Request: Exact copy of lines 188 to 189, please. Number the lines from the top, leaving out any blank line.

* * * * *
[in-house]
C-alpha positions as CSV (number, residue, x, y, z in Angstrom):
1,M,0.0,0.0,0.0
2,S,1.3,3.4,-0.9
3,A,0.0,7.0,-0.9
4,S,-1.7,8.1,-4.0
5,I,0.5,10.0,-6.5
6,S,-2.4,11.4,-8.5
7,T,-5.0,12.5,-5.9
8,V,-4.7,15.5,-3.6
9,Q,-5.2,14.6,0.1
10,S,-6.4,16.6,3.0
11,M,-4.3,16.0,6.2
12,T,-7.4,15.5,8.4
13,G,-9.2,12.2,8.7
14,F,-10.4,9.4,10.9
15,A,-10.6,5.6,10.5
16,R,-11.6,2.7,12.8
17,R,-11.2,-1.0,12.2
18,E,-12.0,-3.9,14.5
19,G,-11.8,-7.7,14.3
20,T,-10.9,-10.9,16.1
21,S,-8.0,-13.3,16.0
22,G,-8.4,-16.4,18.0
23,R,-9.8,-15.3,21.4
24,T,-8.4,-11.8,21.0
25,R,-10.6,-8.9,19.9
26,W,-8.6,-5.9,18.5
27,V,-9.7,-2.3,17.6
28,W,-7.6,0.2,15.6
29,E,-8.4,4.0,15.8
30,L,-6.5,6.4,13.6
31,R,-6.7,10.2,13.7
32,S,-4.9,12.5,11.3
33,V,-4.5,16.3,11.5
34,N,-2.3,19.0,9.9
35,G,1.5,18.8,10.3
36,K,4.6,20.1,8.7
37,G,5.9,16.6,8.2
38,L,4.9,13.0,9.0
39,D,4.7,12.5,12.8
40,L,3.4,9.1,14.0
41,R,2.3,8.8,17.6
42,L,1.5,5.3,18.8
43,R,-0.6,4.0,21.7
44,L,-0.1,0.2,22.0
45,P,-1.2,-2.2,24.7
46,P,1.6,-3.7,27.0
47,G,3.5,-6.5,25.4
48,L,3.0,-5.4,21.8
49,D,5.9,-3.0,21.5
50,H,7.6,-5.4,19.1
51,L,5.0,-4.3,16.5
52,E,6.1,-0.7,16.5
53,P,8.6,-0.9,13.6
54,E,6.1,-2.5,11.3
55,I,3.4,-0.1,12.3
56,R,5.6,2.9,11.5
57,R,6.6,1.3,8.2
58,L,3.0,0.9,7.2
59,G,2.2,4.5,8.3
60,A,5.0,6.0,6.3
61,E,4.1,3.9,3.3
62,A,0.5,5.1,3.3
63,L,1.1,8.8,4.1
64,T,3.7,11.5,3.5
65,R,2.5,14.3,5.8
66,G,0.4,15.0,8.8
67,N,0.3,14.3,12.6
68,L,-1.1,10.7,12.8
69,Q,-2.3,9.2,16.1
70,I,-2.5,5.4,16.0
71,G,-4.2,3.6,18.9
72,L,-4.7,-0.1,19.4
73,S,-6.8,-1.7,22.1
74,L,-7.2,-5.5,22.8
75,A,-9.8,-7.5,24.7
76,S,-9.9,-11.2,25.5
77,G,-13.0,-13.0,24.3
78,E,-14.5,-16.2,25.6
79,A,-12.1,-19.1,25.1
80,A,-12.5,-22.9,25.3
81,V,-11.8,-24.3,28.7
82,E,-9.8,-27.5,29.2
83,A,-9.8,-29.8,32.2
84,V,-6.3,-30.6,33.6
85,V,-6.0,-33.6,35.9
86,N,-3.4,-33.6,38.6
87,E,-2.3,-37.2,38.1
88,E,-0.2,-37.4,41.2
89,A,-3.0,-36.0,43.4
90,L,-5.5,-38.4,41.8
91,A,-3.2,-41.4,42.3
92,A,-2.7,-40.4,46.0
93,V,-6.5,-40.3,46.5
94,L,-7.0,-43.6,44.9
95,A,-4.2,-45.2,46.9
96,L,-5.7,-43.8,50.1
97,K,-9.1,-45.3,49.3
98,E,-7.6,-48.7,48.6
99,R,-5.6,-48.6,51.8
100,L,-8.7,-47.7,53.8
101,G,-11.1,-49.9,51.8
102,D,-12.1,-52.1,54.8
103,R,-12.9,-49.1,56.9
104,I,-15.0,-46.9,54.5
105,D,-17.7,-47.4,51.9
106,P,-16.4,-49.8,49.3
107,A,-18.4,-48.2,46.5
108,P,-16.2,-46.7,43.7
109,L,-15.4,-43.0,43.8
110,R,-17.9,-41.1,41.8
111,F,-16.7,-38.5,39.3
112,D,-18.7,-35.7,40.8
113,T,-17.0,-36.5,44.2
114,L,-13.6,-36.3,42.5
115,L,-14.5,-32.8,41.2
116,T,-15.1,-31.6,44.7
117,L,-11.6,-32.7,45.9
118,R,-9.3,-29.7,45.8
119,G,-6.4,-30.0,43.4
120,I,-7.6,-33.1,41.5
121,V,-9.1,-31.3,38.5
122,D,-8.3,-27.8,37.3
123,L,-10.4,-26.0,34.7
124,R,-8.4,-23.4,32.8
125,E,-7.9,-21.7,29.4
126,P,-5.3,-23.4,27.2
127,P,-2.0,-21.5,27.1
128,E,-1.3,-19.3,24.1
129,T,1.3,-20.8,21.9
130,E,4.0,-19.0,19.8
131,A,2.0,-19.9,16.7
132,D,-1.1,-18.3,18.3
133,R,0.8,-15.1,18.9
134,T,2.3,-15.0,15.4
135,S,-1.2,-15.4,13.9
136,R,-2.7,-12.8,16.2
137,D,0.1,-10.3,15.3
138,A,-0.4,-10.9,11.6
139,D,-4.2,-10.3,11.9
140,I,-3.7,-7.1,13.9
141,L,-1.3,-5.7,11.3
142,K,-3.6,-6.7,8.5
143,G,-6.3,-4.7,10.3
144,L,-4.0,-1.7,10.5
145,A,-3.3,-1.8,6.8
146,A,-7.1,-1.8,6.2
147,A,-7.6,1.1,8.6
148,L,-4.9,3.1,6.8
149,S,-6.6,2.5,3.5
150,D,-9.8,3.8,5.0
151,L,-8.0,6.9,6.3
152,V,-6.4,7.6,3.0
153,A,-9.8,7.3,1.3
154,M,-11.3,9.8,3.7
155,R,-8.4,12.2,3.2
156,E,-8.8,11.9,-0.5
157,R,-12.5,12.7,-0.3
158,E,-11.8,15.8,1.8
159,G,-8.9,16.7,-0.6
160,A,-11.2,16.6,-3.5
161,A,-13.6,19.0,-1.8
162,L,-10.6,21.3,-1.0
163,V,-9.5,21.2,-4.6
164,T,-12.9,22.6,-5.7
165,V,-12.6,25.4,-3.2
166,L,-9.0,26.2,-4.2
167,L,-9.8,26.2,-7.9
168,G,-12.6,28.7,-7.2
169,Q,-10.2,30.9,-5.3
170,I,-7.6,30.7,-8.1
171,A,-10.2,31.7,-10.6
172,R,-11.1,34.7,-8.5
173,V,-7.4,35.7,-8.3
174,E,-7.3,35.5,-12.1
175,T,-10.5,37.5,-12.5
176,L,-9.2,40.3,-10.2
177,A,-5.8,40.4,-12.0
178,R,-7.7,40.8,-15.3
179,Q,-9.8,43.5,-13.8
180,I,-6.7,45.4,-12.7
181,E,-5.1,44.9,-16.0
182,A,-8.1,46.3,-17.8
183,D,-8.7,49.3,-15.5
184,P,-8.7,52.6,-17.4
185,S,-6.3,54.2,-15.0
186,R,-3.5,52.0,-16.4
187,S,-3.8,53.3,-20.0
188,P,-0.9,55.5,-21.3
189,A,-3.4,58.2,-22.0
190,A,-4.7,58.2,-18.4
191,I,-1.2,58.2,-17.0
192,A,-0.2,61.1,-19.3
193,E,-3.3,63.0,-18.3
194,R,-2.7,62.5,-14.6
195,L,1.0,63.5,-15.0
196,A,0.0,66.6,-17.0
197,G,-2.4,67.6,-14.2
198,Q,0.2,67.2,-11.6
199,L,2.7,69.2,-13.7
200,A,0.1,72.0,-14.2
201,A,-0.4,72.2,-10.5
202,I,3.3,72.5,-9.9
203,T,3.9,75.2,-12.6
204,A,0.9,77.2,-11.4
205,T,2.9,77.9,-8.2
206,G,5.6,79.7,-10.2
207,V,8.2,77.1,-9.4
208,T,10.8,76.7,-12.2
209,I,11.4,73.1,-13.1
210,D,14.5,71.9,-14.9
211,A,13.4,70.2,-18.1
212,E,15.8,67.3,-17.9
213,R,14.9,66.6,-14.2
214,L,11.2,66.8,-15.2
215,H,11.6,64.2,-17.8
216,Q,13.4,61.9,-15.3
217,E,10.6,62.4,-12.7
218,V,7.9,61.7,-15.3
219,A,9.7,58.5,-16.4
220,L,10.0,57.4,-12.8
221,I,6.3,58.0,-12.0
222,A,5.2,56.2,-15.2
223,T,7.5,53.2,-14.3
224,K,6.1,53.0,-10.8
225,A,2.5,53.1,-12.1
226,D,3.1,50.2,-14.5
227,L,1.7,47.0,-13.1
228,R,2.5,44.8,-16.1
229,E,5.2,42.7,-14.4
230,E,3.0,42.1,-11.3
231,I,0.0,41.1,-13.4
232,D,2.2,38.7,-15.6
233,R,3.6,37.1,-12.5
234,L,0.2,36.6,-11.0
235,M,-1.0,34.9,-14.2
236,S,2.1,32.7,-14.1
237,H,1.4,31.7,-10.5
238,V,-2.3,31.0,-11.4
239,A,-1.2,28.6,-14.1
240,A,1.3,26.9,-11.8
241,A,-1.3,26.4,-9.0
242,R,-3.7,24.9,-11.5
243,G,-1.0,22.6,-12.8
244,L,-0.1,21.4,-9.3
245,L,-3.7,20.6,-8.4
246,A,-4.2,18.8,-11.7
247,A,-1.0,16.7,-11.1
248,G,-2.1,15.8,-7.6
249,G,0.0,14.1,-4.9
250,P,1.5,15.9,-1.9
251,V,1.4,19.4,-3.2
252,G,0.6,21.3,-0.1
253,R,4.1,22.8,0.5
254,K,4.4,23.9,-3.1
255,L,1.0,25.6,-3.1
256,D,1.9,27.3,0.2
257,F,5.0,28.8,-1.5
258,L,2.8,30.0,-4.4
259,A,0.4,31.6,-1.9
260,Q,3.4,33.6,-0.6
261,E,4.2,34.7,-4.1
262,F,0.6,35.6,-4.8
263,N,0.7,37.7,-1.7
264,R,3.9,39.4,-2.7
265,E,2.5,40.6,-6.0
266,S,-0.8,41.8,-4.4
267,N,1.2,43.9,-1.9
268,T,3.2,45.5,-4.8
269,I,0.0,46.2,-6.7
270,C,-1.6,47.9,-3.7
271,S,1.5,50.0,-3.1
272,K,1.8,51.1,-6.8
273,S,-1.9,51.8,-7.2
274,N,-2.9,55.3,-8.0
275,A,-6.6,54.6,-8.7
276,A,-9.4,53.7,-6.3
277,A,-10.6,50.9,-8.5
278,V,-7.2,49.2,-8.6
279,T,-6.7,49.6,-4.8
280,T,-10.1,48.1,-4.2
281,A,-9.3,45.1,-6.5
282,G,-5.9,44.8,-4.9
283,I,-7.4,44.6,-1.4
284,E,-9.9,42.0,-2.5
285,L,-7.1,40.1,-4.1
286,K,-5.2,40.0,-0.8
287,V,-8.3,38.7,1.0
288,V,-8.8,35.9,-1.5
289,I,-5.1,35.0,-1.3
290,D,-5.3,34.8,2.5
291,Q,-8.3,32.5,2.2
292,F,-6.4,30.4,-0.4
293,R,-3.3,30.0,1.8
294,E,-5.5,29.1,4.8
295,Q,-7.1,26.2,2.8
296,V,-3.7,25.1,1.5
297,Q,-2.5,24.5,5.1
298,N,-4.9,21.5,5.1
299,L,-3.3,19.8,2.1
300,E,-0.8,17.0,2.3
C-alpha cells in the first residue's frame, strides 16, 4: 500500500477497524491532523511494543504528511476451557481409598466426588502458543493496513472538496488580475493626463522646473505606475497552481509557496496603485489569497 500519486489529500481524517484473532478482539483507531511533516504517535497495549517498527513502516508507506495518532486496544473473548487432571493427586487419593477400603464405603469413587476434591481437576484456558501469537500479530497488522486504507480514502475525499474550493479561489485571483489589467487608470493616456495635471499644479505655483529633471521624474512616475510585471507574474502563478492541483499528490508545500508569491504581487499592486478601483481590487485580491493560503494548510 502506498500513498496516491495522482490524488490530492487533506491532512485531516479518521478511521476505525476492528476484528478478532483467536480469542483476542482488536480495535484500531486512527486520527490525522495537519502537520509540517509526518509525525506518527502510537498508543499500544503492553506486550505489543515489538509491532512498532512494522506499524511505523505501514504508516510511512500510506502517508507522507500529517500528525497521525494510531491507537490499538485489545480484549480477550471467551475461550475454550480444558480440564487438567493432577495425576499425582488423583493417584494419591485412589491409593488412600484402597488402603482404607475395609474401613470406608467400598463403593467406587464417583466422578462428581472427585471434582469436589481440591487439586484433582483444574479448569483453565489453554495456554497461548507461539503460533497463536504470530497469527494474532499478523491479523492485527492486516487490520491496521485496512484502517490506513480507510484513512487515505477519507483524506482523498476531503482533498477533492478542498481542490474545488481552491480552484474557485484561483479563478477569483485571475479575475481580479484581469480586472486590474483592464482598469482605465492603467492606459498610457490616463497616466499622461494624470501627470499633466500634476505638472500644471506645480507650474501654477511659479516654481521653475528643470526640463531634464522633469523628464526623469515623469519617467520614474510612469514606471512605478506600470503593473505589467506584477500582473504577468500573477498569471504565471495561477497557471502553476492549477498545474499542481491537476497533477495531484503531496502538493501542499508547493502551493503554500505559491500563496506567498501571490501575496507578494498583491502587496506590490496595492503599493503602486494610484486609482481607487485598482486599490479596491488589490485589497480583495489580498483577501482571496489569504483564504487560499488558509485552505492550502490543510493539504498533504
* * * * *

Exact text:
186,R,-3.5,52.0,-16.4
187,S,-3.8,53.3,-20.0